Healthcare has seen its share of fads over the years. Often, management will roll in something new for us to try and we oblige. Examples of these fads include lean manufacturing and Six Sigma, Business Process Re-engineering, Matrix Management, Management by Objectives, and Activity Based Costing, just to name a few.
My theory is that if we can take the best ideas of from methodologies that work for us and continue to learn, innovate, apply, and learn some more, then why not at least get to know the latest craze? After all, we are going through another massive shift in healthcare that creates a sense of urgency to do something. For example, see this article on bringing value based care to hospitals and radiology.
Whether you are in quality and patient safety, accountable to new federal reporting guidelines, or optimize how service lines deliver value to patients, I think most would agree that they are open to methods which help them:
- See their work through a different lens
- Prioritize the important over the urgent, and
- Transform communication with both partners and patients
Recently, we had an opportunity to participate in a program with The Institute of Healthcare Design Thinking and the UNC Health Care Center for Innovation in which we worked to solve one of the biggest challenges in healthcare: readmission reduction for heart failure patients. Our problem was centered around how do we educate and support heart failure patients before, during, and after discharge into a home health setting to maximize their chances of successful recovery?
The approach that we used was rooted in Design Thinking.
What is Design Thinking?
Design Thinking is a way of thinking that enables you to design solutions that start with empathy. Design Thinking is essentially a way to get out of our own heads and forget our pre-conceived notions about what someone wants or needs, instead forcing us to define problems from the “user’s” perspective. In the case of heart failure readmission, the most obvious “users” are the patients, but if we simply designed for the patient, then we would miss out on addressing the entire picture that shapes why a readmission would occur. To paraphrase one of my favorite mentors, Professor Kenneth Boulding, the world is a total system!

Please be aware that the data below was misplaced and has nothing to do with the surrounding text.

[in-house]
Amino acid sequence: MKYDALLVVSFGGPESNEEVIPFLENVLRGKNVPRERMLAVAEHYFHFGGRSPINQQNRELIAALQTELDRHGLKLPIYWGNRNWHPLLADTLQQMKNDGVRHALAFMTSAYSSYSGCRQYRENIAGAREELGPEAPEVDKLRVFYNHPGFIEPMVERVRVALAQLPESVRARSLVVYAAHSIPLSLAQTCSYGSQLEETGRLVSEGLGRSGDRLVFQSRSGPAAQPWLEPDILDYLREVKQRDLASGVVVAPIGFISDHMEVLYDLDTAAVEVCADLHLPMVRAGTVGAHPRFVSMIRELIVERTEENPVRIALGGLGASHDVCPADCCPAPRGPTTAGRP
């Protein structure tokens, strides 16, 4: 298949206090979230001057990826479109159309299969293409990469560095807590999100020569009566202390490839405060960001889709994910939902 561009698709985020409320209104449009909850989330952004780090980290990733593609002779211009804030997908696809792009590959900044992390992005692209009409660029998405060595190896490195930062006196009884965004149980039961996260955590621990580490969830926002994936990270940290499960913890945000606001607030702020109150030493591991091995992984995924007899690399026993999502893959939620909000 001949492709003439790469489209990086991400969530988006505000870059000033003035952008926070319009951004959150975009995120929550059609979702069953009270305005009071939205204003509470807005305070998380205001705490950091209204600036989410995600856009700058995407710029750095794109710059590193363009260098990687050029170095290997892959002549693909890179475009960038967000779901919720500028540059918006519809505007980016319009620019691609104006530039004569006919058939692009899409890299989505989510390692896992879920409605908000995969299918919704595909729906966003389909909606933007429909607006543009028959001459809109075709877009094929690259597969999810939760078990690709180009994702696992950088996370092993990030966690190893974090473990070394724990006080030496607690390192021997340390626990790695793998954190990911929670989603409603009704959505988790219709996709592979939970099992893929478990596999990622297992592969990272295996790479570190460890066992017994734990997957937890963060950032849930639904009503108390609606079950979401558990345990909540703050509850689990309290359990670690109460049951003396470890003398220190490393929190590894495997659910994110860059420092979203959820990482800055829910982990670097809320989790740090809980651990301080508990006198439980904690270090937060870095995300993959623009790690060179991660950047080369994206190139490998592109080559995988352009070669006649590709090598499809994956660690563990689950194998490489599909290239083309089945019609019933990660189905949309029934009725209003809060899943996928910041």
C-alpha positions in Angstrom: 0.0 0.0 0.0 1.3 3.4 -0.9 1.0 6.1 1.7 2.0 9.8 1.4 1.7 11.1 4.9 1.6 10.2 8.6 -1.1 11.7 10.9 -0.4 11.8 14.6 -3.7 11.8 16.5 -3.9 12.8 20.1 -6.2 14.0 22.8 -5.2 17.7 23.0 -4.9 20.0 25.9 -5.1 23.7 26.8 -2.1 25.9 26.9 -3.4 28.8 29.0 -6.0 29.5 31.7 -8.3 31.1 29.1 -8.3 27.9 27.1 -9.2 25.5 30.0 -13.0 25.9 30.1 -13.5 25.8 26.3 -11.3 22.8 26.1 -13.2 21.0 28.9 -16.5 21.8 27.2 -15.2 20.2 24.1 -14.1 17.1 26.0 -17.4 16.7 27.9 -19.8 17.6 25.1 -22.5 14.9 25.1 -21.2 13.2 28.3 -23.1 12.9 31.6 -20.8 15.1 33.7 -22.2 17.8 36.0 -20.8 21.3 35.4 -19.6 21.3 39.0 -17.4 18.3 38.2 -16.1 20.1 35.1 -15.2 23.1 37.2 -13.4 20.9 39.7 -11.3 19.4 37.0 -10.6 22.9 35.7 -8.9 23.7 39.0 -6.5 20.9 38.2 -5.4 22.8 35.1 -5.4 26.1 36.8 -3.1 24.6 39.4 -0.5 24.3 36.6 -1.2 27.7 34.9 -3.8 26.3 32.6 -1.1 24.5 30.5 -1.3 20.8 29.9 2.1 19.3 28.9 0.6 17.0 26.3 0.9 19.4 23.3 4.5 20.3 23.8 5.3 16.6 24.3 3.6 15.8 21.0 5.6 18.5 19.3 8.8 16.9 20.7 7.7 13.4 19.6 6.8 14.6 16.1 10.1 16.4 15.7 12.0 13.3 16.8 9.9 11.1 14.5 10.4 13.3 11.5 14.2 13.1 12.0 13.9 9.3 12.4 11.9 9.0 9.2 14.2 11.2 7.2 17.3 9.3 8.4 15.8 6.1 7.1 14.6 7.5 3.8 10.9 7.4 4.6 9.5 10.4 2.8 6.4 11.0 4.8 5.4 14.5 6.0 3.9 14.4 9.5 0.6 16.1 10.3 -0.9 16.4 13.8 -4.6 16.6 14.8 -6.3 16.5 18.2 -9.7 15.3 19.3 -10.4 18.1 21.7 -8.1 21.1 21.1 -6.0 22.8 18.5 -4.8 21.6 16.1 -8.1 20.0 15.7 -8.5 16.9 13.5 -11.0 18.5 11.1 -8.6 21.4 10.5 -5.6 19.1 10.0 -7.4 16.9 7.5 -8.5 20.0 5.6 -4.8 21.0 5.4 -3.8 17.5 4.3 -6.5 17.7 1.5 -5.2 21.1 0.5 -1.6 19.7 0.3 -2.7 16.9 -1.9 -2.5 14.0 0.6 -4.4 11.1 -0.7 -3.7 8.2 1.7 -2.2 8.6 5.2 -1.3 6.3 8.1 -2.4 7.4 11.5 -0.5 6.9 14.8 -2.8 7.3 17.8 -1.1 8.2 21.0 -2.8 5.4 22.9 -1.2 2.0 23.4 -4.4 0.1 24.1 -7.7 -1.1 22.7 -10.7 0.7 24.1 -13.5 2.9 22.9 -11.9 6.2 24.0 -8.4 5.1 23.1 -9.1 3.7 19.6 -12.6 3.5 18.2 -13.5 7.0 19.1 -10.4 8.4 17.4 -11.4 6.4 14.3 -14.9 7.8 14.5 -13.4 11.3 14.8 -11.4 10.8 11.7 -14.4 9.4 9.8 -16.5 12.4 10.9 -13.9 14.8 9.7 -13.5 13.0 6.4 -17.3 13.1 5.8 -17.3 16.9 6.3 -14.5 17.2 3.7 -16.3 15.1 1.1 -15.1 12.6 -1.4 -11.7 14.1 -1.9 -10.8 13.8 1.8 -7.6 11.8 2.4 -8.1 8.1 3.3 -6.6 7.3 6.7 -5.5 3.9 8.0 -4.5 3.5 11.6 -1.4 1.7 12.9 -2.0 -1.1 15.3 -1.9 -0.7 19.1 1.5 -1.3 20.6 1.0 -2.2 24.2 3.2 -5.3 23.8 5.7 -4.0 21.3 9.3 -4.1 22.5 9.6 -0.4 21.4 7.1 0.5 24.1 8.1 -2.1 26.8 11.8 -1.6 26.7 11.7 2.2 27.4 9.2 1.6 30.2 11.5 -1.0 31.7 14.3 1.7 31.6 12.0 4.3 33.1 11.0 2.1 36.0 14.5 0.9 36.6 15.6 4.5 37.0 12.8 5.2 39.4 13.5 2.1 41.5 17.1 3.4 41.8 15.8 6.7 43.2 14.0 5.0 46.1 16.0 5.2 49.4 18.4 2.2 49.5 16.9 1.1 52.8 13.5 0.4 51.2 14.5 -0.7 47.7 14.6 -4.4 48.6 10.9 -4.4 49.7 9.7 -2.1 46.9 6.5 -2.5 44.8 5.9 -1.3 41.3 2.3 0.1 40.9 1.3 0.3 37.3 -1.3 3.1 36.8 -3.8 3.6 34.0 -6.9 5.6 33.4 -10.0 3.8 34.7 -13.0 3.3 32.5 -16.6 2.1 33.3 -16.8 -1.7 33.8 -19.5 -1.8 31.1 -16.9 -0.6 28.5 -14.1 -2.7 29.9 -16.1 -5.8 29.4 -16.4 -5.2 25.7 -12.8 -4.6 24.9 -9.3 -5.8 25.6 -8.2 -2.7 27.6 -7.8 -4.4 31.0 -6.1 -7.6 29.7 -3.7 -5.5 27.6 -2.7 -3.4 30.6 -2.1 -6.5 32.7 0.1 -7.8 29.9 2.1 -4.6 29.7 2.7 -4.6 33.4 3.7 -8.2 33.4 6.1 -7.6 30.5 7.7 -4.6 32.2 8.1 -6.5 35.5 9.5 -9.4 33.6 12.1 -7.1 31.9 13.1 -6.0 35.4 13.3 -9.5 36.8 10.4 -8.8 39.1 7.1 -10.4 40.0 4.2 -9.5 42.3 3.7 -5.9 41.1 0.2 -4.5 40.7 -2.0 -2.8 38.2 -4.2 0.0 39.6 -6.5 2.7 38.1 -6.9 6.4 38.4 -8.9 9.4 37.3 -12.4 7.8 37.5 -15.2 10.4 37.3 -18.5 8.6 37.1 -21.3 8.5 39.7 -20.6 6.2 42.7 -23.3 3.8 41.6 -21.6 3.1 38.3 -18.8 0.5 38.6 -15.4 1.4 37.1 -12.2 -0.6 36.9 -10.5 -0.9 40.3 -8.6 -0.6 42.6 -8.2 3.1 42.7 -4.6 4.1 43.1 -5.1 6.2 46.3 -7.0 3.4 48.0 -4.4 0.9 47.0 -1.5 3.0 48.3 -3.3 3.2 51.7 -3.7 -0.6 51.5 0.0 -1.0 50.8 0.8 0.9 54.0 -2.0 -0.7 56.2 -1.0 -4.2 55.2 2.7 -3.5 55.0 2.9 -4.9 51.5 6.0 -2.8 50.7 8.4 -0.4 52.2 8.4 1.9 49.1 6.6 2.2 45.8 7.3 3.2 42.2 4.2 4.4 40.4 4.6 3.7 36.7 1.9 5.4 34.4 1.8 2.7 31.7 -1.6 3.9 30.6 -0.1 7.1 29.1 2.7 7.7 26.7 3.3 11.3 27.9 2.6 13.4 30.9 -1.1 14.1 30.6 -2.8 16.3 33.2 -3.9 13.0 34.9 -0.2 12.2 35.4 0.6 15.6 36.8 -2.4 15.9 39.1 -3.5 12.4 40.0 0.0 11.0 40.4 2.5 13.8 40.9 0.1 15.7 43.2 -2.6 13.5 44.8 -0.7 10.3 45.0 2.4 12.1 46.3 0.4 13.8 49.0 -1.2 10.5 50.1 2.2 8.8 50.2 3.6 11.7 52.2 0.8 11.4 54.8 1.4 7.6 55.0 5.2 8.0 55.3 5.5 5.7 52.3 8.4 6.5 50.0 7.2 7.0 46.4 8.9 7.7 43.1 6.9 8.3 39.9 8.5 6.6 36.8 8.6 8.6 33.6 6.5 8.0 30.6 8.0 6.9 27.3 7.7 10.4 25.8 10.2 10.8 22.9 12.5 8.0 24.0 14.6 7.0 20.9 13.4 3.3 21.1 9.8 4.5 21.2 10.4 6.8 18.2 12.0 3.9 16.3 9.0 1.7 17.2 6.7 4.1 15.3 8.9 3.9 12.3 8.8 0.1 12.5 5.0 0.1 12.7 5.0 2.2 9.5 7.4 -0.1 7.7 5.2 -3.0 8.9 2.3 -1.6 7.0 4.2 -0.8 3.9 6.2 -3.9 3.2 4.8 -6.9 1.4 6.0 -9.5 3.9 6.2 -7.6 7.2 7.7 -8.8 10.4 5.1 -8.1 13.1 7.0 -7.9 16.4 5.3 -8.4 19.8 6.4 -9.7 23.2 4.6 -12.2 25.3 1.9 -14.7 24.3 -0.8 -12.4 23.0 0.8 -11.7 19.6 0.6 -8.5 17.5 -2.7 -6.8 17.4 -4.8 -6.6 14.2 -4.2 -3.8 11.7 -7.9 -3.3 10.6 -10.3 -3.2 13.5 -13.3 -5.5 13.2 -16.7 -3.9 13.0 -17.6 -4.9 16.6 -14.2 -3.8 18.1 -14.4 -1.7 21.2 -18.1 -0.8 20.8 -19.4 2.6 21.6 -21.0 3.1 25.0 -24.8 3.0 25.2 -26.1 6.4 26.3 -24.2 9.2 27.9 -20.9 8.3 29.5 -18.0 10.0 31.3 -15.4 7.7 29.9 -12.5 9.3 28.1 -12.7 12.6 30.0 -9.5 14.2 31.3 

Forgetting that fact in the context of healthcare can be devastating. Service is characterized by highly coordinated care and it is necessarily multidisciplinary as patients receive care across multiple disciplines, care providers, care sites, and time (Morrow et al., 2012). Responsible parties include primary care providers, cardiologists, interventional cardiologists, and cardiothoracic and vascular surgeons. Beyond the traditional care teams, we have nurses, pharmacists, community care specialists, paramedicine, family and other support systems. Finally, we must also consider the role that the payer has in our solution.
Design Thinking Takes the User Journey Into Account
The myriad of participants, perspectives and incentives makes a solution impossible without consideration of that system in total. In design thinking, we exercise our minds by documenting the user “persona” and their “user journey” in ways that help us emphasize with them along their route so that the problem definition is clear as well as what we must consider along the way.